Greenport is the brainchild of two college buddies who followed their dream of starting a small brewery crafting excellent beers. Strictly local, each beer is brewed with love and care and is completely unique. Their tasting room is a casual sunlight room with plenty of friendly knowledgeable staff and an excellent deal for their patrons. For an $8 glass you can taste through the entire selection of beers and these were quite liberal tastes. My favorite of the beers we tried was their Havre Rouge. Havre Rouge is a Belgian Pale Ale with a nice reddish hue -- full of malty notes but dry and slightly bitter, nothing overly sweet here. Perfect with a nice aged sheep's milk cheese.

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Where to next?

How about the new local olive oil and vinegar shop, Vines and Branches? Located at the end of Main Street in Greenport, this little shop had an extensive selection of artisanal olive oils, vinegars, preserves, and more. Any cooks' paradise full of interesting and unique flavor profiles in olive oils, vinegars, and more. I walked out with a bottle of Wild Mushroom and Sage olive oil along with a bottle that was a strawberry basil balsamic and EVOO combination. Definitely worth a visit when you are in Greenport, they are doing great things!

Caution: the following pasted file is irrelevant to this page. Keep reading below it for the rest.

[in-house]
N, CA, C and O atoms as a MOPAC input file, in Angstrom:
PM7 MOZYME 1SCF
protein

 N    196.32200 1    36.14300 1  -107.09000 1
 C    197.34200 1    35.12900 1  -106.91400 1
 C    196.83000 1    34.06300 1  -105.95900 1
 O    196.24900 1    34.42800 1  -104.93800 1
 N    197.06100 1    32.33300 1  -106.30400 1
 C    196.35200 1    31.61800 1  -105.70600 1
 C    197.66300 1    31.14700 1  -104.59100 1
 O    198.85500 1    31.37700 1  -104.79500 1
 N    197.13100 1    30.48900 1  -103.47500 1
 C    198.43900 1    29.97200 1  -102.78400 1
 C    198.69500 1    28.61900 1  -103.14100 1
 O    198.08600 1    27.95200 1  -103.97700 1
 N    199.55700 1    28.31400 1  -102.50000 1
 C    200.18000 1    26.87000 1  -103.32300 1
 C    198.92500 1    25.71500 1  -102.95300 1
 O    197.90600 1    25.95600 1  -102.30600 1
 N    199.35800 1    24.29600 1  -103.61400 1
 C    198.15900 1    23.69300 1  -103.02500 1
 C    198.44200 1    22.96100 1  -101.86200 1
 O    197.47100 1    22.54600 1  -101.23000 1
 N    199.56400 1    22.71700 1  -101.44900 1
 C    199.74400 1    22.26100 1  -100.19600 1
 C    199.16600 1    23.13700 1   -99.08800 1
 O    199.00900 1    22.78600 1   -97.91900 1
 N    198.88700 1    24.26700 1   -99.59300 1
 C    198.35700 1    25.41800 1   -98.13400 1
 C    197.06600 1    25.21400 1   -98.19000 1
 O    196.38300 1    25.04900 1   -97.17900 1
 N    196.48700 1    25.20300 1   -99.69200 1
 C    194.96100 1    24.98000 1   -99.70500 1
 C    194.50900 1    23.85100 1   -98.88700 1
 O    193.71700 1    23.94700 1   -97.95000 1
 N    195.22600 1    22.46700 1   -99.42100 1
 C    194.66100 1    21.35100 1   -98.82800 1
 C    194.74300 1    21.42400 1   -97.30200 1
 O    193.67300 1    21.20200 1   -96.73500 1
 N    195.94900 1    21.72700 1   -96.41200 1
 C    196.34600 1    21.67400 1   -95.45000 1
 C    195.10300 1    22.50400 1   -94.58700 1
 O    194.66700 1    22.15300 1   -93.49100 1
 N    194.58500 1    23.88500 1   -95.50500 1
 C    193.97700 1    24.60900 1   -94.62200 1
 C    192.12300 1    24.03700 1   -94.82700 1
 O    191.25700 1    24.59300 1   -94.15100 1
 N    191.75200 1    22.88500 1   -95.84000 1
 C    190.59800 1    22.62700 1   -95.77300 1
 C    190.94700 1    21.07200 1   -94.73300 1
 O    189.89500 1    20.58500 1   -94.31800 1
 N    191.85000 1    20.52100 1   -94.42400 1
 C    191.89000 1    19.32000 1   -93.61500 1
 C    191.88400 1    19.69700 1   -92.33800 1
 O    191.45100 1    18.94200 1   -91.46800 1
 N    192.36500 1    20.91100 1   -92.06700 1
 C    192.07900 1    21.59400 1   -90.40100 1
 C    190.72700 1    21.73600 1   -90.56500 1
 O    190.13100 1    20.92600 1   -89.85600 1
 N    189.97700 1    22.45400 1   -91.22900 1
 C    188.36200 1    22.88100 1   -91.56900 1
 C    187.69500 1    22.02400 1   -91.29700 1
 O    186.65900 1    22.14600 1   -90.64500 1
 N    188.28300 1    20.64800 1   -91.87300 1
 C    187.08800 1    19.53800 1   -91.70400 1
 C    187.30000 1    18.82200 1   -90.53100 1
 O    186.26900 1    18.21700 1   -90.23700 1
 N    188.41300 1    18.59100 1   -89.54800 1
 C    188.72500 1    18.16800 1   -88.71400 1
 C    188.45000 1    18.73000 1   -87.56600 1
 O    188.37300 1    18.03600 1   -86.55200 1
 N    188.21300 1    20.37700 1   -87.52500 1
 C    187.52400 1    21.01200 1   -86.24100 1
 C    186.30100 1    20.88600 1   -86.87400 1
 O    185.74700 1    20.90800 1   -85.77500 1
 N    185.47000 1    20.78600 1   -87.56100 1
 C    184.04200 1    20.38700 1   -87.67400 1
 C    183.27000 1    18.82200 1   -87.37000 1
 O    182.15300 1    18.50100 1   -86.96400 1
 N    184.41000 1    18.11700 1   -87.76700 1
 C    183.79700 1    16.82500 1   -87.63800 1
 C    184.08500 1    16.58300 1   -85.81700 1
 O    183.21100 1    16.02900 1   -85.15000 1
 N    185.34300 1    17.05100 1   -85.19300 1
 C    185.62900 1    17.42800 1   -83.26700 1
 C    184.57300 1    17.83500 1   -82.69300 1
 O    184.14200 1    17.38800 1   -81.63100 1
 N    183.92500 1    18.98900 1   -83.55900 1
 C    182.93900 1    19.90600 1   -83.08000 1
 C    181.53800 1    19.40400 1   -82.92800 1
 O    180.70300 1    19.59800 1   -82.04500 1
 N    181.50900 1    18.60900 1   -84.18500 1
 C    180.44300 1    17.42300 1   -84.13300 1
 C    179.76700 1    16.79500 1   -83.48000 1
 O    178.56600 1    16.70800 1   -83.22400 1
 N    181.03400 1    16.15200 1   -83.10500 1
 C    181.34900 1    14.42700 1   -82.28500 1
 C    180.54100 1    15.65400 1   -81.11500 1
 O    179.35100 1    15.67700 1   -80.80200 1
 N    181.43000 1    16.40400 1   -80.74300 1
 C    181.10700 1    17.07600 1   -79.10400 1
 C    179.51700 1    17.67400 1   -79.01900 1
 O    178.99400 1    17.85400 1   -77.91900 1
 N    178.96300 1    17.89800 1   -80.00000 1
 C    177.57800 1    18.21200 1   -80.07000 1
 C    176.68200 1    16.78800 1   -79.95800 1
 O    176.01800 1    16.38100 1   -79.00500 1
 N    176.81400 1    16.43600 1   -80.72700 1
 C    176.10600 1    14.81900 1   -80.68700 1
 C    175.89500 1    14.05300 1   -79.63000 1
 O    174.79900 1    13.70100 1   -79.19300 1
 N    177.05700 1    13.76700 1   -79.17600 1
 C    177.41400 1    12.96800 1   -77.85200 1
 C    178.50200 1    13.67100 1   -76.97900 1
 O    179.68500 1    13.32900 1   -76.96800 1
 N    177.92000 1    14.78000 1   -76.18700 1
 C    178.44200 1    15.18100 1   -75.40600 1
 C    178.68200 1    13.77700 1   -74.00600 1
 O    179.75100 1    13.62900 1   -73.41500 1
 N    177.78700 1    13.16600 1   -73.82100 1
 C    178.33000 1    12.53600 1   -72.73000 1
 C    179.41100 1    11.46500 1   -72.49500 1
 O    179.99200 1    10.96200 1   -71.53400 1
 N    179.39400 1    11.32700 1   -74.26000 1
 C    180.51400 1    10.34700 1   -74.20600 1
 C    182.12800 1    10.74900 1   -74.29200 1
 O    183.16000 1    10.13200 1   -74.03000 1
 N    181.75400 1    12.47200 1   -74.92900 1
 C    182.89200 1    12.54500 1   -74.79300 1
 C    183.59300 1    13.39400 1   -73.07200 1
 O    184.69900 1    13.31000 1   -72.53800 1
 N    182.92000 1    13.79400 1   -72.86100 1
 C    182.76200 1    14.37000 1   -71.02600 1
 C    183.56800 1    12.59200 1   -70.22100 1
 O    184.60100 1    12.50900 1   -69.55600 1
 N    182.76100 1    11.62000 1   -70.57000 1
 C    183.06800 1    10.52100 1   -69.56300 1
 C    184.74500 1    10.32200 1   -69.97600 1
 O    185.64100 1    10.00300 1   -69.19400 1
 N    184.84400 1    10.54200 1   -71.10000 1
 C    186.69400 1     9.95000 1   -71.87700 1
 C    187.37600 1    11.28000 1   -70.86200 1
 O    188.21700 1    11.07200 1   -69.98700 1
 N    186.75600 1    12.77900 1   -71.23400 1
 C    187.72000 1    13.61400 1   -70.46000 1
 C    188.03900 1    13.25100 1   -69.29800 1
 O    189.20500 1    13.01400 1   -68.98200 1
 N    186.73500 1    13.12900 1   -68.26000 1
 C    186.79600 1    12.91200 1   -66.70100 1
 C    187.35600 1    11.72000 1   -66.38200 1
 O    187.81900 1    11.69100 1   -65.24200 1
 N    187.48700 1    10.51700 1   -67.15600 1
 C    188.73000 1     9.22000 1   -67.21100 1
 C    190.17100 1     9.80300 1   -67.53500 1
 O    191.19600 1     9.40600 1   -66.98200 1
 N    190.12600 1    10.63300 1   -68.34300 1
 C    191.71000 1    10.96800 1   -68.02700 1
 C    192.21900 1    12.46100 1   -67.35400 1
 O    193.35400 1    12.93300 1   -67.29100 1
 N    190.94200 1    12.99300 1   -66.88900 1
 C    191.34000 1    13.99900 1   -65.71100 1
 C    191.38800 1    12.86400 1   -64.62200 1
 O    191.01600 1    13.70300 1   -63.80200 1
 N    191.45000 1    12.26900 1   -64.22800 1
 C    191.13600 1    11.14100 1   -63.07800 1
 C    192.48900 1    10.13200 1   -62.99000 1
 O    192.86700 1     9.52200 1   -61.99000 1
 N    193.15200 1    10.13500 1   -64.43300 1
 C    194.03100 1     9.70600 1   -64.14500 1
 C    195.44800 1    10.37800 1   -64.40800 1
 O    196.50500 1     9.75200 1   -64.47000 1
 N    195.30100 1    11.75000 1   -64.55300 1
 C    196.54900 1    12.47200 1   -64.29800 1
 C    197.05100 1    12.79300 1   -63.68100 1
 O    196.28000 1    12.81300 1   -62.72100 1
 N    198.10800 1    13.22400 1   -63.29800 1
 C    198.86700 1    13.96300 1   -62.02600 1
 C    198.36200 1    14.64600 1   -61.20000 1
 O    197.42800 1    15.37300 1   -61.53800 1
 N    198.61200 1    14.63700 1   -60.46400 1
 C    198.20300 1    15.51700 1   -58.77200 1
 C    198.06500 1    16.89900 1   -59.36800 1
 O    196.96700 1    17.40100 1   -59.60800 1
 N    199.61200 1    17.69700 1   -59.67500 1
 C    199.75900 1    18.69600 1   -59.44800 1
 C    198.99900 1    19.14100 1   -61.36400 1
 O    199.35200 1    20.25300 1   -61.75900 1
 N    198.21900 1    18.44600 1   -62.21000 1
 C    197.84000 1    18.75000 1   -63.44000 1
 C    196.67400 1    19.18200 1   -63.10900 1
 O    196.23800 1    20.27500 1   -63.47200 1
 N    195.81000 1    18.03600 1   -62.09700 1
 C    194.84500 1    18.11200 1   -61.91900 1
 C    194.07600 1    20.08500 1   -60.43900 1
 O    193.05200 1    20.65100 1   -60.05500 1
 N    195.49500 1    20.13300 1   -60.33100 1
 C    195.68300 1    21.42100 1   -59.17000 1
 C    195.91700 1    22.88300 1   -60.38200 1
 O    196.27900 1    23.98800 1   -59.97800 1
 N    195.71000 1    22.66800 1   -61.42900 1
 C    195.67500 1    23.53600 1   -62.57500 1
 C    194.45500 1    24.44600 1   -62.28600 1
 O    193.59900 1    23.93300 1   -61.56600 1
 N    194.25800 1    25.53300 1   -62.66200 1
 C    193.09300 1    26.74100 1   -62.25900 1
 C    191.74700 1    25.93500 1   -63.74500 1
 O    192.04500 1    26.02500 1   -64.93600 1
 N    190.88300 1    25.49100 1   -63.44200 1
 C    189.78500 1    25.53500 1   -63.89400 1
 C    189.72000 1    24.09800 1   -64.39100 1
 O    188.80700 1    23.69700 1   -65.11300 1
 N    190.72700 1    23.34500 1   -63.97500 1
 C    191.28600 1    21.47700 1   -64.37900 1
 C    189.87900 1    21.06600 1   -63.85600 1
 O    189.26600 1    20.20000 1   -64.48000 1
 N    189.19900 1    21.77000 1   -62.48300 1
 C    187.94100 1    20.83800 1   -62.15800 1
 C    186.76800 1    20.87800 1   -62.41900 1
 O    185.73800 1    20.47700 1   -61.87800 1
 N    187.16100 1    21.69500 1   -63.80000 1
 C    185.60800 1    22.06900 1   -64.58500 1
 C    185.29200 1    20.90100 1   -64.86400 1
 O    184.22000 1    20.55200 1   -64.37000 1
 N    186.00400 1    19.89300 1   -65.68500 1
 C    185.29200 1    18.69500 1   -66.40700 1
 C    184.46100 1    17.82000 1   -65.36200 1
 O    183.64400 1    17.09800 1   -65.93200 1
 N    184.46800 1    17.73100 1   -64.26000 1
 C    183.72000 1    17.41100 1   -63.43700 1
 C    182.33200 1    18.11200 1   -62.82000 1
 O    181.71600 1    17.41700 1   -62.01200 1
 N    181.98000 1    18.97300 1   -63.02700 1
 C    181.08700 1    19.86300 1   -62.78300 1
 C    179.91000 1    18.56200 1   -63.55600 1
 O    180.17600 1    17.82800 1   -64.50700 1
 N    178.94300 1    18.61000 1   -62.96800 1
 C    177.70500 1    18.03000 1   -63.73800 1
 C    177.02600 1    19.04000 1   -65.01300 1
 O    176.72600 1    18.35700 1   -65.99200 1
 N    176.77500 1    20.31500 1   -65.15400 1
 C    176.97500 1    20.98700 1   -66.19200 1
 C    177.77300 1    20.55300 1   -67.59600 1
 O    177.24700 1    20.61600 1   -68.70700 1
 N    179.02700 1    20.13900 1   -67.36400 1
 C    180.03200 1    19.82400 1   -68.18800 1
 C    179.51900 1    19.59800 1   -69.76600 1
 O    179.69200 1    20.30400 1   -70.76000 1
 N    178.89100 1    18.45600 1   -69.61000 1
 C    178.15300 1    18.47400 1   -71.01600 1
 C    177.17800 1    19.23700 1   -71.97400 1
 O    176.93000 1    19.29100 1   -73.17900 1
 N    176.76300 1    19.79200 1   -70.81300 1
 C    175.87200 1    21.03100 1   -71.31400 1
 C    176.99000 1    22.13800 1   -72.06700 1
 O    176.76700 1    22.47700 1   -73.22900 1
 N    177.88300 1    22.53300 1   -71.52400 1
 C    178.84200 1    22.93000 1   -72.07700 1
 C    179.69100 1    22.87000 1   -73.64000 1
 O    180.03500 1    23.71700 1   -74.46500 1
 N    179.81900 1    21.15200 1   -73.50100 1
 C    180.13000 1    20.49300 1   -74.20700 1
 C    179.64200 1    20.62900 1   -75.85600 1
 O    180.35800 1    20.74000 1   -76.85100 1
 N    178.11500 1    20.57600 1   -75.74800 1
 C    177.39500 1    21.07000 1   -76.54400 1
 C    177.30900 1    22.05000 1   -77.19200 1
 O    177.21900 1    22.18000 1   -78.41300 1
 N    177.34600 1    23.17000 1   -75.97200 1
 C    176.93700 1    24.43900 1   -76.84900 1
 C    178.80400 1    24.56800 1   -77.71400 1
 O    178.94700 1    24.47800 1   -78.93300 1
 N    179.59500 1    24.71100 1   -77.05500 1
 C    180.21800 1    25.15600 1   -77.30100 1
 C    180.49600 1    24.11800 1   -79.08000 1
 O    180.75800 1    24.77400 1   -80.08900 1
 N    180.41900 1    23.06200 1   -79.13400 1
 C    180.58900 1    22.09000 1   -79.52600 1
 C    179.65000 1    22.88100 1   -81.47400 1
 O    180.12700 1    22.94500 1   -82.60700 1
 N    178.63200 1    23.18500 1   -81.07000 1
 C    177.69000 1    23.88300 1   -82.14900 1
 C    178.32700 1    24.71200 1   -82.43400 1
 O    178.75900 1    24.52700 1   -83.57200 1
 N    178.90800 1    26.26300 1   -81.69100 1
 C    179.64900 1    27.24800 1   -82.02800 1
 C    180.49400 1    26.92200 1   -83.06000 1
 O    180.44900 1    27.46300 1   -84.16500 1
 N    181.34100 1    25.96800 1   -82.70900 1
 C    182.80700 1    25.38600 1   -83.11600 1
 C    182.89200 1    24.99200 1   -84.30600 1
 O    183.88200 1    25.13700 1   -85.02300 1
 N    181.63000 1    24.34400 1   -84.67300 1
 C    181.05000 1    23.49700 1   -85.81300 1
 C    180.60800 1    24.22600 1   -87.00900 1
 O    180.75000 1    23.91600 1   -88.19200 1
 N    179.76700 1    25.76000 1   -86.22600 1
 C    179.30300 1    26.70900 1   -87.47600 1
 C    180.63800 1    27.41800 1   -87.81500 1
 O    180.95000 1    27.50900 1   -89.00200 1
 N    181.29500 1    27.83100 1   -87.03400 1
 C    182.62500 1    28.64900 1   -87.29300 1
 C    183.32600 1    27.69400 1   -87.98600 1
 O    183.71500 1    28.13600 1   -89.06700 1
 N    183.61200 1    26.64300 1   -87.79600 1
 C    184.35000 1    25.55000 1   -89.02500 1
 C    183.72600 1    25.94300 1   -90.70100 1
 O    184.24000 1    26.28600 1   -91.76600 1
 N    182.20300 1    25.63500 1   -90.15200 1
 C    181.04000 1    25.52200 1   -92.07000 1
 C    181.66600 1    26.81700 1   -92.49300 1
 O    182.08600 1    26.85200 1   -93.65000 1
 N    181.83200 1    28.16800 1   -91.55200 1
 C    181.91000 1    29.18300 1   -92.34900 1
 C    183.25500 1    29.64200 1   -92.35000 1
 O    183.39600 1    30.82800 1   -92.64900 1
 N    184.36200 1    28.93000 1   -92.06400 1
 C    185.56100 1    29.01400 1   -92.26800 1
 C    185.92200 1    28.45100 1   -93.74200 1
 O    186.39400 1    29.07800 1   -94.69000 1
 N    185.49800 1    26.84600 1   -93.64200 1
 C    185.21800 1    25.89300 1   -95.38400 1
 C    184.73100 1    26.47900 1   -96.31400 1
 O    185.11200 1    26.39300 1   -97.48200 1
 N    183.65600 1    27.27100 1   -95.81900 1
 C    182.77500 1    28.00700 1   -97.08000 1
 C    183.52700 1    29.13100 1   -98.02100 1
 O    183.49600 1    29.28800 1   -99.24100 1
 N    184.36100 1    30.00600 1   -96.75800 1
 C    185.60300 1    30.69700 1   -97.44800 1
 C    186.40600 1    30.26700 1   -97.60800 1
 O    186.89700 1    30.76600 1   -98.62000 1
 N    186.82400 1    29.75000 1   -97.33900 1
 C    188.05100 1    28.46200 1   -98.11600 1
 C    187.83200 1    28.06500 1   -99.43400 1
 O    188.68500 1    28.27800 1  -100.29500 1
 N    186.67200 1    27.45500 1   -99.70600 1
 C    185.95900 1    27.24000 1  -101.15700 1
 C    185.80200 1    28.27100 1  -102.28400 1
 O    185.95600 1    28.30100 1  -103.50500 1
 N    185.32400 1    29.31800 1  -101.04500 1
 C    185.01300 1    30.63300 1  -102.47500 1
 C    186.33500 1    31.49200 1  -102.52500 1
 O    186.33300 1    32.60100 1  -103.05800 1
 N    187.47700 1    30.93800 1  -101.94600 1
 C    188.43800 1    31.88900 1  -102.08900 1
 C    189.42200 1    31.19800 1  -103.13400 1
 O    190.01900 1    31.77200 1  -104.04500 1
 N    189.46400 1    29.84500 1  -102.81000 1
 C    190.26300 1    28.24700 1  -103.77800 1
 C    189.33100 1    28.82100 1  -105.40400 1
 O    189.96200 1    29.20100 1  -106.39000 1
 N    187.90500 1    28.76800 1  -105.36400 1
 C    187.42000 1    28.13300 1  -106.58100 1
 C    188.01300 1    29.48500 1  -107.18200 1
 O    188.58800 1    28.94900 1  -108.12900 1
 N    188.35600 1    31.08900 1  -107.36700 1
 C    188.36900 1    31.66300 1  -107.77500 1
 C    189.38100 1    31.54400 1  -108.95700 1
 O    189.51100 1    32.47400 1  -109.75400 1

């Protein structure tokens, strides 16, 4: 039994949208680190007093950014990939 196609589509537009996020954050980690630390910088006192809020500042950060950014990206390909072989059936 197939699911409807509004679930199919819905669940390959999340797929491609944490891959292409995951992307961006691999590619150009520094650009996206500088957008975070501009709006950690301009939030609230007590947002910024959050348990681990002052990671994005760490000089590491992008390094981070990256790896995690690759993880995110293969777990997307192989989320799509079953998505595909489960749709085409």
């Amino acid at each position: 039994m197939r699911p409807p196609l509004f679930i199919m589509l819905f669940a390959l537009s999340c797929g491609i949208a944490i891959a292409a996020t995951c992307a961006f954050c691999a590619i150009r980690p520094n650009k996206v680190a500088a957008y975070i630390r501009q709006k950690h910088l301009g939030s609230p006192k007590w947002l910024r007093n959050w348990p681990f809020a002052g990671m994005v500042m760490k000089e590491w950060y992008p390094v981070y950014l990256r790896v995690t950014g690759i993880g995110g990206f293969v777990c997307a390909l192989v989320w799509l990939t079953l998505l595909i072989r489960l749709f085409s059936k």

Vines & Branches
477 Main Street
Greenport, NY 11944

Tuesday, May 1, 2012

Day 805 : North Fork Recap Part Two : The Old Field

Next stop was the Old Field, a family owned vineyard also located in Southold boasting the only mother / daughter vineyard / winery team on the North Fork. The vineyard and land have been in the family for close to a century and the current generation working on the land is the fifth generation to do so. Steeped in the region's tradition, there are references to "The Old Field" dating back to Native American farming in the mid 1600s.

2012 is their thirty-eighth year of wine growing and production with a focus on sustainable agricultural practices. They currently produce two whites, both of the Chardonnay variety, a Pinot Noir rose, a Blanc de Noirs, a straight forward Pinot Noir, a Cab Franc and three Merlots.

My favorite of their wines was their Cab Franc which was smooth, luscious, and round with a nice full red berry mouthfeel. A complete surprise for a Cab Franc from the North Fork and a welcome one at that!

What was also completely refreshing about the Old Field was that it truly was a small production, family owned vineyard. There was no fuss  here -- it was all about the love of the land and the wines that they create. No big shiny tasting room, just a small barn set off the beaten track a bit but just the sort of winery I enjoy visiting.

The Old Field
59600 Main Road
Southold, NY 11971